Termite Proofing Treatment


Termite behaviour

Termites are good at predicting weather changes. Even before a heavy warm-season downpour begins, swarms of the reproductive caste termites (alates) are released from the nest and fly away to form new colonies. Fortunately, of the millions that set out, only an occasional pair succeeds in finding a suitable site, and many of these are taken by predators or die by desiccation. Warm humid weather conditions are favoured for the short flights, which usually occur during the warmer months.

Once established and mature, the Queen termite can produce up to 2000 eggs a day! This represents a huge potential for ever increasing timber destruction, if conditions are right.

Main and often subsidiary nests are excavated underground or in rotted tree stumps and woodpiles, wherever humidity is high. Underground galleries are dug to search for wood. The galleries preserve the moist atmosphere of the nest, shield the termites from light and protect them from predators (largely ants). Their network of galleries can stretch for a hundred meters from the nest in search of food.

Where their galleries leave the ground (for example to feed on a house’s floor framing) the termites construct shelter tubes with the same properties as galleries. They are usually about 20mm wide and look like piled-up mud trails, being constructed of soil and fecal material, bound together with termite saliva. These mud shelter tubes are the best way of identifying termite activity. The tubes may be seen climbing up the walls between the ground and floorboards, or if your house has stumps, snaking over ant caps between stump and bearer.

Once new food is found, the colony can virtually excavate the whole of the inside of the timber, leaving only a honeycomb of tunnel walls and a thin outer layer which preserves the controlled atmosphere. The destruction can be devastating and may be remarkably quick.

How to get rid of termitesThe annoying part is that termites are hard to find even for experts and it is usually only after a chair leg goes through a weakened floor, or the vacuum cleaner head crushes a hollowed-out skirting board, that people notice their unwelcome visitors for the first time. Termites typically heave the thinnest of harriers between themselves and the atmosphere: sometimes the mere thickness of a coat of paint, which is a way of identifying them.They are normally first noticed in low density woods like skirting, architraves, floorboards and pine house framing timbers, but can extend into denser hardwood timbers if not eradicated. Termites can be eradicated. This usually involves puffing one or two grams of toxic dust into their galleries and covering over the entry point after puffing. Termites clean or “groom” each other and so pass on the toxic dust that has adhered to their soft moist bodies.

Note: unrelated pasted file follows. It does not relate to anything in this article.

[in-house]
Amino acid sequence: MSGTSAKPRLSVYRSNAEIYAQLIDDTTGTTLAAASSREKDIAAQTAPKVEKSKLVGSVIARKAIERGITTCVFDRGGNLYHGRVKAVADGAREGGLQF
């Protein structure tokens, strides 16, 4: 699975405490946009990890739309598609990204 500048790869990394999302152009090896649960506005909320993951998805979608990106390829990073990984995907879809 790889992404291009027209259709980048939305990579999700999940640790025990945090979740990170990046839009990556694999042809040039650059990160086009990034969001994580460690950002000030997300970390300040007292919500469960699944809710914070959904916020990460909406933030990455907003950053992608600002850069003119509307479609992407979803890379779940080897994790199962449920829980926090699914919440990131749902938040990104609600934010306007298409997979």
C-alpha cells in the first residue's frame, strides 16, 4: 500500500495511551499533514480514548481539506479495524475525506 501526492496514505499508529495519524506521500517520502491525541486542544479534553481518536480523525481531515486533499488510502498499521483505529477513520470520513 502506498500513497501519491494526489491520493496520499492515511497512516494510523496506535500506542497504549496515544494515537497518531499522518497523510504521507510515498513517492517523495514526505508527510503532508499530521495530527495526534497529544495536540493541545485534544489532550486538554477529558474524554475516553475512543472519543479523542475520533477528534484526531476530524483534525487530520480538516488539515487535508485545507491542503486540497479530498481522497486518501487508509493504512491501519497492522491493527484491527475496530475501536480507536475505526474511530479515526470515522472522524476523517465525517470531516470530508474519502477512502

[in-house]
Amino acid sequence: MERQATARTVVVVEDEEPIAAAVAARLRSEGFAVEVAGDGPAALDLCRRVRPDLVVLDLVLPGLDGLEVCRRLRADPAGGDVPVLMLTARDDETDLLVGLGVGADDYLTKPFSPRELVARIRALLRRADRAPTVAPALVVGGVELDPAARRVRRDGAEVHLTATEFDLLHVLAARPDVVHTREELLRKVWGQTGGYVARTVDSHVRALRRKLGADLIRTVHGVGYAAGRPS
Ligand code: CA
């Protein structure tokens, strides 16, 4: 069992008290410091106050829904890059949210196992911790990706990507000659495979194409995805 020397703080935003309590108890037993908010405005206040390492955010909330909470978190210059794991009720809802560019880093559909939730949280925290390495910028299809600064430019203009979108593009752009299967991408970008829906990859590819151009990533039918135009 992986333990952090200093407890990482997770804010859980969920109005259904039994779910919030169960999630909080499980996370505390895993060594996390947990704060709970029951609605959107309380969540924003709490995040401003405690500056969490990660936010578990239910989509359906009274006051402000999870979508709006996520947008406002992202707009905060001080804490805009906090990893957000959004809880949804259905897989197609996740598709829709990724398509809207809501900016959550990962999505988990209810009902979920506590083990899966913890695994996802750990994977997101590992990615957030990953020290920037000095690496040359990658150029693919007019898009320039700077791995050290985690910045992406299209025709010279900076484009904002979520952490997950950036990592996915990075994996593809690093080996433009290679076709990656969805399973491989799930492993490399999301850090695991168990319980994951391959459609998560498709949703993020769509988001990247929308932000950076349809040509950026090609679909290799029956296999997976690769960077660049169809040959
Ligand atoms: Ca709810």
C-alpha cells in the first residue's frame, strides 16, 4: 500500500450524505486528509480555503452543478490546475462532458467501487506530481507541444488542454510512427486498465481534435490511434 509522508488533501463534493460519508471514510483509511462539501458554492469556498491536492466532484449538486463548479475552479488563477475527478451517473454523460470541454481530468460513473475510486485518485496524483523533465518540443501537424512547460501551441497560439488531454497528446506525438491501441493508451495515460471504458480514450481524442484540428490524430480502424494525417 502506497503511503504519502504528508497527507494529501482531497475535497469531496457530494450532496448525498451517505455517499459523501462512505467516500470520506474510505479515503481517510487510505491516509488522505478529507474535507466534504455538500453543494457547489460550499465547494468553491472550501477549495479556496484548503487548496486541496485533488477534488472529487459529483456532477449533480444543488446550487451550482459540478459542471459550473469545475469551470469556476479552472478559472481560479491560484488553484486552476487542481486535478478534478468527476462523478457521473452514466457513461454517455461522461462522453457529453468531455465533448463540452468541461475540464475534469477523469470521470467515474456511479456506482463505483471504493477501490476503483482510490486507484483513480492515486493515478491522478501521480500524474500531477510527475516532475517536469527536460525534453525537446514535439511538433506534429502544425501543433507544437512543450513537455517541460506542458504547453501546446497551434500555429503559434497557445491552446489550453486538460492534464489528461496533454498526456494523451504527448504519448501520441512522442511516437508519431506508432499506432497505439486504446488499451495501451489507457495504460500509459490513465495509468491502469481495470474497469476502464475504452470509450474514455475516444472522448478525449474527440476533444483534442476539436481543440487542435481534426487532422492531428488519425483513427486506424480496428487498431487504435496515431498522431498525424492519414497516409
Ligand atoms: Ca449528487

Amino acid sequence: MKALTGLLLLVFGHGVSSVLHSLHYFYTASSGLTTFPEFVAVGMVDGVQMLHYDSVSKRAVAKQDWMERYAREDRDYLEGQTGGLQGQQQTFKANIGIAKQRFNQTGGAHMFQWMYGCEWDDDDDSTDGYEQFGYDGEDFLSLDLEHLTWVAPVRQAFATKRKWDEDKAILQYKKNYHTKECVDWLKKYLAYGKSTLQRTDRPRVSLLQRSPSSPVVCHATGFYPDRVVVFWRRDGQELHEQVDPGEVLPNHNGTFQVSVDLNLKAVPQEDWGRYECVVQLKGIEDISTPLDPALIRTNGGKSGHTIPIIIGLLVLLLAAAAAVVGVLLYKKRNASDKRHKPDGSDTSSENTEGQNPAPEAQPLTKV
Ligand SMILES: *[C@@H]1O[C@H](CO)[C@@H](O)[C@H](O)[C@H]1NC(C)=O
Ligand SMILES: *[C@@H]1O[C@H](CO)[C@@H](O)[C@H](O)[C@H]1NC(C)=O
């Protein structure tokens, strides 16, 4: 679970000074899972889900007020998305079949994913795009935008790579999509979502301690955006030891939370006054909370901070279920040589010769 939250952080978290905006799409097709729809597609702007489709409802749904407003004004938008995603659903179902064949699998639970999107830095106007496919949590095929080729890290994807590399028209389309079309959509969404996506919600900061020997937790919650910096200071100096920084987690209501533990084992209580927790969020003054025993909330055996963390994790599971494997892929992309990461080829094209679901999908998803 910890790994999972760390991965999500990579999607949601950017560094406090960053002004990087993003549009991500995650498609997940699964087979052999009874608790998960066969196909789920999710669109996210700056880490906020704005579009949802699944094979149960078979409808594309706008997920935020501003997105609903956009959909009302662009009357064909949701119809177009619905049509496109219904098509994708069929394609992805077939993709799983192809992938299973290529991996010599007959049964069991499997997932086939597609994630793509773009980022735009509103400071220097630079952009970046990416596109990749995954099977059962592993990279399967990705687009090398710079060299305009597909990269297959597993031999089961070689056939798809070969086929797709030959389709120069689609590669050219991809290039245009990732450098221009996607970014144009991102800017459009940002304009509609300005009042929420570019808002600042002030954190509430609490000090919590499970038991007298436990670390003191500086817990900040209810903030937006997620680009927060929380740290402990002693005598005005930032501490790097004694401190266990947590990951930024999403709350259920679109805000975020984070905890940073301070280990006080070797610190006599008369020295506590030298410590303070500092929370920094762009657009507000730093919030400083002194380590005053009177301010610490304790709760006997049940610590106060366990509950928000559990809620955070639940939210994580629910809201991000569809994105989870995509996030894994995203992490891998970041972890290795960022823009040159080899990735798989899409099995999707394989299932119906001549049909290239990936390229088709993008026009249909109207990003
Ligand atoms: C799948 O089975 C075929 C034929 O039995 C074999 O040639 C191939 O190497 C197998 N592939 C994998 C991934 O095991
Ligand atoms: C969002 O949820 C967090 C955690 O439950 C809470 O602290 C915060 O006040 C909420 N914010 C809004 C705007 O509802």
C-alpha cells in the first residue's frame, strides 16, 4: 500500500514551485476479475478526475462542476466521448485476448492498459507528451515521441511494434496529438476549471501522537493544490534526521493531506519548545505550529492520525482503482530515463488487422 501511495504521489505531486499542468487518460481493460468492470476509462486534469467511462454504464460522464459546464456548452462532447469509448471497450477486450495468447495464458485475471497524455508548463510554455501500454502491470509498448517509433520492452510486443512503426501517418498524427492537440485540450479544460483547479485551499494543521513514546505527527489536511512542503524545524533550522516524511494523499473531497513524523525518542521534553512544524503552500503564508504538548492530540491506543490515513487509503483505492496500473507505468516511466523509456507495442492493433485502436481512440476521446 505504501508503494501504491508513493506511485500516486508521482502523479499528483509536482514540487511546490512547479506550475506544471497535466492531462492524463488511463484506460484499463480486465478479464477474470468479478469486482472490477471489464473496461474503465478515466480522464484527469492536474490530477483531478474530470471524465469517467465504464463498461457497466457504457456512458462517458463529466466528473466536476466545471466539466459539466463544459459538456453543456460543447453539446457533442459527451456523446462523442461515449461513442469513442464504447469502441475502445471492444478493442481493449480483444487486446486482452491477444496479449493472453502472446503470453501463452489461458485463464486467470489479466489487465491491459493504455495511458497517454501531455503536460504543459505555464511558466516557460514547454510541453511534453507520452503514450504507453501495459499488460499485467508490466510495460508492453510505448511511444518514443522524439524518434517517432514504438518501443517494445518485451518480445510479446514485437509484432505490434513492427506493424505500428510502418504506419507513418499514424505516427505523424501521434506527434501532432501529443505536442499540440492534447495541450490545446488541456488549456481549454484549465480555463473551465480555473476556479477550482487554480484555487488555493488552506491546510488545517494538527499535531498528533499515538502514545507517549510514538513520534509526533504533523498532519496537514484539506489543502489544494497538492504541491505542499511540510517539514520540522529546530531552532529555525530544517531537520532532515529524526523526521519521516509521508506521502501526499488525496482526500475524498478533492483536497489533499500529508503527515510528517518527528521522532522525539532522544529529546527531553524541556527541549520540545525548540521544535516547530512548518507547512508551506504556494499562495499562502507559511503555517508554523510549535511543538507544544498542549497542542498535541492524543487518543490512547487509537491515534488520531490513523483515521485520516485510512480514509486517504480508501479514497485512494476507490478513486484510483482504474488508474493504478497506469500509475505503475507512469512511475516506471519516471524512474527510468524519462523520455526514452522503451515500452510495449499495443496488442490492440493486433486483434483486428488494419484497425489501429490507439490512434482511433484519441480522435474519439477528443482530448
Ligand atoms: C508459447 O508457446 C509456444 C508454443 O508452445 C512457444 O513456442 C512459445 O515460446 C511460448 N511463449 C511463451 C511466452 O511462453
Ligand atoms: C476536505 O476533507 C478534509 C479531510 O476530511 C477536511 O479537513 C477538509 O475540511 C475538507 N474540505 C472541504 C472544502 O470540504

They also cannibalise dead members of the colony and eventually the toxin is passed through the entire colony. An expert should perform the eradication treatment, so make sure you contact only currently licensed members of your State’s pest control association. These people will also set up a chemical barrier around the walls, foundations and footings, to discourage the termites from returning. Before commencement of the service, ask the expert for a written statement describing the number and location of the termite-damaged timbers. Also ask them to list any inaccessible areas of the house possibly affected; details of treatment proposed; any guarantees on the service provided and a list of timbers requiring replacement or support.


A full statement may not be possible until after the termite treatment has taken place (for fear of disturbing their active workings and making treatment ineffective) but the expert should be prepared to make out a statement soon after the treatment has had its effect. Other experts such as the Archicentre Inspection Service may be needed to assess the structural repair needed for the house.BORERS